What is worse – the Convention did not foresee terrorism as a danger from Chemical Weapons – it is intended to work with consigning States. As such for instance, Japan sends its weapons to China for decommissioning and destruction. States find Chemical Weapons ineffective today – but this is not the way terrorists think.
Also, Qatar (near Doha) and Kenya (near Nairobi) have proposed to establish destruction centers for CW material. The effort is to use the verification know-how and apply it in the context of a verification regime. In effect some 50 countries can handle this through their Chemical industries. A conference is planned for April 8, 2013 to discuss the findings of a report released three years ago. This in order to provide a further report on how to proceed.
Further, Chemicals is one thing – weaponization is something else – the development of delivery systems. Then Chemicals could be considered by some if it is just tear gas. All this makes it more difficult to read the news because much of it could be in the eye of the beholder and here com in the technical personnel of the convention’s verifiers – clearly very important when judging what is known about Syria.


CNN to textbreakingnews  –
Mar 19, 2013.

There is a “high probability” that Syria used chemical weapons against opposition forces, though verification is needed, U.S. Rep. Mike Rogers, chairman of the House Intelligence Committee, said Tuesday.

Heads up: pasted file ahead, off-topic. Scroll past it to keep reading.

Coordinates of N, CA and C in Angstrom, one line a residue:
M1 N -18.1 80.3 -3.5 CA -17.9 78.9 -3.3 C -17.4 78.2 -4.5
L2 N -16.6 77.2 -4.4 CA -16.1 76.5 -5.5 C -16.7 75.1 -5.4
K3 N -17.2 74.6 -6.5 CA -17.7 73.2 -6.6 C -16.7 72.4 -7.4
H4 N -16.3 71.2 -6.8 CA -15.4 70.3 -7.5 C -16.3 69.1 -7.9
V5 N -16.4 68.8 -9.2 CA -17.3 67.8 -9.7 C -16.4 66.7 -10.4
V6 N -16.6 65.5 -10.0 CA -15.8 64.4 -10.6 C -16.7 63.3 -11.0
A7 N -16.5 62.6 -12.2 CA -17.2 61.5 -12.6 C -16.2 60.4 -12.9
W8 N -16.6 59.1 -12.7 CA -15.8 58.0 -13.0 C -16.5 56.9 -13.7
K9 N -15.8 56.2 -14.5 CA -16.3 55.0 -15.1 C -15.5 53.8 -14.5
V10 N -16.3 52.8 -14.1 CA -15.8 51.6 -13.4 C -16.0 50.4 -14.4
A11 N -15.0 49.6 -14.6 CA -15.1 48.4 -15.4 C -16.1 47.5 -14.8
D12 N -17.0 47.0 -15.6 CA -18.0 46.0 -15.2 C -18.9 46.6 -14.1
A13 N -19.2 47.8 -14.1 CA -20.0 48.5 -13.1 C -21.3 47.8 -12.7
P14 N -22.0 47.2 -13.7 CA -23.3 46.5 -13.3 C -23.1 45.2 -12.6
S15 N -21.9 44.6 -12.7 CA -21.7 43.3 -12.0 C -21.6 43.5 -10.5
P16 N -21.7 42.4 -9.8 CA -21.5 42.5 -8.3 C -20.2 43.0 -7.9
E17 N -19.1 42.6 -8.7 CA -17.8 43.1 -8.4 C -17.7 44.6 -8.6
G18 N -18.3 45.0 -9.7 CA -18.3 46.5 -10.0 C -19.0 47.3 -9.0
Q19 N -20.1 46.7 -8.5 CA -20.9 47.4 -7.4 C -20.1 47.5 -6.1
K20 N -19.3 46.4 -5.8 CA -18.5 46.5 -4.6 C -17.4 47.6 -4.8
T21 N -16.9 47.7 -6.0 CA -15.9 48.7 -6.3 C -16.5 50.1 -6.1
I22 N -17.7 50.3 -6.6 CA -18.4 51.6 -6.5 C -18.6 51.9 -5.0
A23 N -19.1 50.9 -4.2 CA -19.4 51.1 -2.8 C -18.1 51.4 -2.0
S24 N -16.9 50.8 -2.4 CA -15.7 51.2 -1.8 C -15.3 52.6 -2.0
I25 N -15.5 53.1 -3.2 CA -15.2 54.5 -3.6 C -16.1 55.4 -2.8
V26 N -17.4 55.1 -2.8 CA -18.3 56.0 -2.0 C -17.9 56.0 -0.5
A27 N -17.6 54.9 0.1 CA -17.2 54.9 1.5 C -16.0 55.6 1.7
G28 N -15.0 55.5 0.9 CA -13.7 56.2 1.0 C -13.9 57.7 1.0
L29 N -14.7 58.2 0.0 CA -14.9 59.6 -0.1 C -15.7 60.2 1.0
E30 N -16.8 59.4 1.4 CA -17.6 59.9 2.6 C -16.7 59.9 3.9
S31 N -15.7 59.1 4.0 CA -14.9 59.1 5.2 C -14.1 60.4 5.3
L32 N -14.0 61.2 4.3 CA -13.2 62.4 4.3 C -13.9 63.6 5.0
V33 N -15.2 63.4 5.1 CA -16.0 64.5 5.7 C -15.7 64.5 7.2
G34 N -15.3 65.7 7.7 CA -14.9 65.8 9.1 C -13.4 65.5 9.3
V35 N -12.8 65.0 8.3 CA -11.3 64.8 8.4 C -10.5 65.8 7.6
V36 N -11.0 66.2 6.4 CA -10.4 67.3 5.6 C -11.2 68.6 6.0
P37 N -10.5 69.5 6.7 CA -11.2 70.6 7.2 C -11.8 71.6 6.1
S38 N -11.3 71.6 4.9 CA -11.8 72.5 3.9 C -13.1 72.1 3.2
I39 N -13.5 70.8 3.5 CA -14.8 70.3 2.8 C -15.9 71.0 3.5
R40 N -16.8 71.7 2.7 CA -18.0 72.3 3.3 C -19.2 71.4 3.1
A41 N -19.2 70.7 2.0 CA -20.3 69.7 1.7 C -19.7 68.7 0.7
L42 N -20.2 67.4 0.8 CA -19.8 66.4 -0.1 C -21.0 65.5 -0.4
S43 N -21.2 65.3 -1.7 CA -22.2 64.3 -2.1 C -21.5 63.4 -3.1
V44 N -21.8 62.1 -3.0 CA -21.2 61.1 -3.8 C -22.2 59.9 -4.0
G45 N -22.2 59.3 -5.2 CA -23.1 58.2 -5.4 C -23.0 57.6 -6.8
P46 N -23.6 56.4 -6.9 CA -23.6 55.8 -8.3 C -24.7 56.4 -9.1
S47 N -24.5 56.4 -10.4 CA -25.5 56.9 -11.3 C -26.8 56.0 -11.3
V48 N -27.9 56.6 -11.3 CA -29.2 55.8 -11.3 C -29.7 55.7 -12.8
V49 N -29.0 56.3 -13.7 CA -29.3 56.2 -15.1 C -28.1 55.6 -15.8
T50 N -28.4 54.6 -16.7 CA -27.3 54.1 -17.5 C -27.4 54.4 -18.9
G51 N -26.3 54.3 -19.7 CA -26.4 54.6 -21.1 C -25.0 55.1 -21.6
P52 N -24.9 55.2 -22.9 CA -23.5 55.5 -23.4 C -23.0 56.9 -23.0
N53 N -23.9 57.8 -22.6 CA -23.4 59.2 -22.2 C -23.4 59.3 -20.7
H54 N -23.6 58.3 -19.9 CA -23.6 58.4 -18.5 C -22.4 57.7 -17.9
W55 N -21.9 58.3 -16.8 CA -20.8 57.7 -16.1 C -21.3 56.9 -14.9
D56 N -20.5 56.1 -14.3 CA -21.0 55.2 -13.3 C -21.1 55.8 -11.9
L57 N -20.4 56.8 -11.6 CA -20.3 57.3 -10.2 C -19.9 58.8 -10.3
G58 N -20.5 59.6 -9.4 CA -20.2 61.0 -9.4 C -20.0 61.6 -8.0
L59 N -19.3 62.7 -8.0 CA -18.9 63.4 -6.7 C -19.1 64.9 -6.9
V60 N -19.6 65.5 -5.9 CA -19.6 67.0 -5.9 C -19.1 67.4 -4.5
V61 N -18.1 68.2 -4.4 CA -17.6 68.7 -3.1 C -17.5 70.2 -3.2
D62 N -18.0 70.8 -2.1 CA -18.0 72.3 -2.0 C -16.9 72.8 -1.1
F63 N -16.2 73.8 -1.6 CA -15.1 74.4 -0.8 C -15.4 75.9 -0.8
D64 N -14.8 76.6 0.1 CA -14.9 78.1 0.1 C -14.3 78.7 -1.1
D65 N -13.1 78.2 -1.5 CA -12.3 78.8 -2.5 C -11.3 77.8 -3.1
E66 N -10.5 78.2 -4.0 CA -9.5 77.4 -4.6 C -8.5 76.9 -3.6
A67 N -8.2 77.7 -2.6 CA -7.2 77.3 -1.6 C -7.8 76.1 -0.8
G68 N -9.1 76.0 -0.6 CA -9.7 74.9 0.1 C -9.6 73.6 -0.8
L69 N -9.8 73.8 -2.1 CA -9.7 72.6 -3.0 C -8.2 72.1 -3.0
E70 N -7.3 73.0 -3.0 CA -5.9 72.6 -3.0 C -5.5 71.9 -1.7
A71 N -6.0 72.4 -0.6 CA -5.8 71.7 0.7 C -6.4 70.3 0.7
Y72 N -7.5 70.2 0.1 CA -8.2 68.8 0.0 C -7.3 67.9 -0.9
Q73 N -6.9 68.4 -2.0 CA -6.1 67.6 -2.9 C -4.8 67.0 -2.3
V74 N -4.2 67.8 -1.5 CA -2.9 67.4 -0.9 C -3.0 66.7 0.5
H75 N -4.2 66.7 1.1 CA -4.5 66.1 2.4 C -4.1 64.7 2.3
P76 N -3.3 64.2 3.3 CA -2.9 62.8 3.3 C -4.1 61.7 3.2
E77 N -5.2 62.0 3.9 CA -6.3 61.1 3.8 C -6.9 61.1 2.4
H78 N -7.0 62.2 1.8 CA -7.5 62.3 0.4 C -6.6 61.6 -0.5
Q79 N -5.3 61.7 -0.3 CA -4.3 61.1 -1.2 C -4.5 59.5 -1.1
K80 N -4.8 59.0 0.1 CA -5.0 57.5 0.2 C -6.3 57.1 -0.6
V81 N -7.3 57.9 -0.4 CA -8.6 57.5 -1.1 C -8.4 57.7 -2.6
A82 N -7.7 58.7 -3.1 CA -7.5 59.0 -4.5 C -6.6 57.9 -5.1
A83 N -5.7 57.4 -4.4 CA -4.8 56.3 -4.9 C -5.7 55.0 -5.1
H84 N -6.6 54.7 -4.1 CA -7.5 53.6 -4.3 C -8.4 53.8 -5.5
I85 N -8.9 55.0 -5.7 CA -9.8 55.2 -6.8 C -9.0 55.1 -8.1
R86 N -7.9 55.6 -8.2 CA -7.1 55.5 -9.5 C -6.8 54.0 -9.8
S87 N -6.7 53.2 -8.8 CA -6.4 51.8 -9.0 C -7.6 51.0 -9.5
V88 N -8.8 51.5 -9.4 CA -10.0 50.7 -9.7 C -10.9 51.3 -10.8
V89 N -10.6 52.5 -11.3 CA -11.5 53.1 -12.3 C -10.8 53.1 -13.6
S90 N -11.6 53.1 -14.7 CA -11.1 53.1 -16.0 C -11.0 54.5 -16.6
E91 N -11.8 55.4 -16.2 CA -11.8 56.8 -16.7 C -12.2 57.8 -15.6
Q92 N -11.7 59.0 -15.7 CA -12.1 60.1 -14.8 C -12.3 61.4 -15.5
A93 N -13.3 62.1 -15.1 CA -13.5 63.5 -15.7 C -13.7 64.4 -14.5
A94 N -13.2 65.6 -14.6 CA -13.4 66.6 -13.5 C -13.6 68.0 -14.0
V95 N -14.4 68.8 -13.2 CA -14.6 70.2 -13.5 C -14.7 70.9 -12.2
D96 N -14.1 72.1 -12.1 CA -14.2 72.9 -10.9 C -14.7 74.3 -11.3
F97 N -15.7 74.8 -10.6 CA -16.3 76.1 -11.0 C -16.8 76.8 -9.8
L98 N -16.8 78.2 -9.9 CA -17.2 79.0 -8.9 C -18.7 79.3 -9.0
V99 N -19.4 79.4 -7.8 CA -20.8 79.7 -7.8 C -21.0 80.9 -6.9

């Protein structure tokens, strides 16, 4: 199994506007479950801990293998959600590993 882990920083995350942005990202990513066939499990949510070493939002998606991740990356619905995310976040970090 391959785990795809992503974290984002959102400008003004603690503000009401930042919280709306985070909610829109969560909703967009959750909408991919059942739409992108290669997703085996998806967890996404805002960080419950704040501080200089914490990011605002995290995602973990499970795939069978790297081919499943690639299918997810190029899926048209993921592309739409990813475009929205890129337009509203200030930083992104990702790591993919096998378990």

The claims come amid pressure in the West to arm the rebels, long overmatched by the Syrian military and its allies.

 The embattled government of President Bashar al-Assad on Tuesday accused rebels of a deadly chemical weapon missile attack on the town of Khan al-Asal in Aleppo province. The opposition has accused al-Assad’s forces of using such weapons.

 The civil war — which began two years ago after a government crackdown on Syrian protesters — has left around 70,000 people dead, the United Nations says, and uprooted more than 1 million people.

UN chief says chemical weapon use would be ‘outrageous’ March 19, 2013
UN Secretary General Ban Ki-moon “remains convinced that the use of chemical weapons by any party (in Syria) under any circumstances would constitute an outrageous crime,” the UN said Tuesday.

The comment came after Syria’s government and opposing rebels on Tuesday each accused each other of using chemical weapons for the first time in two years of unrest in Syria.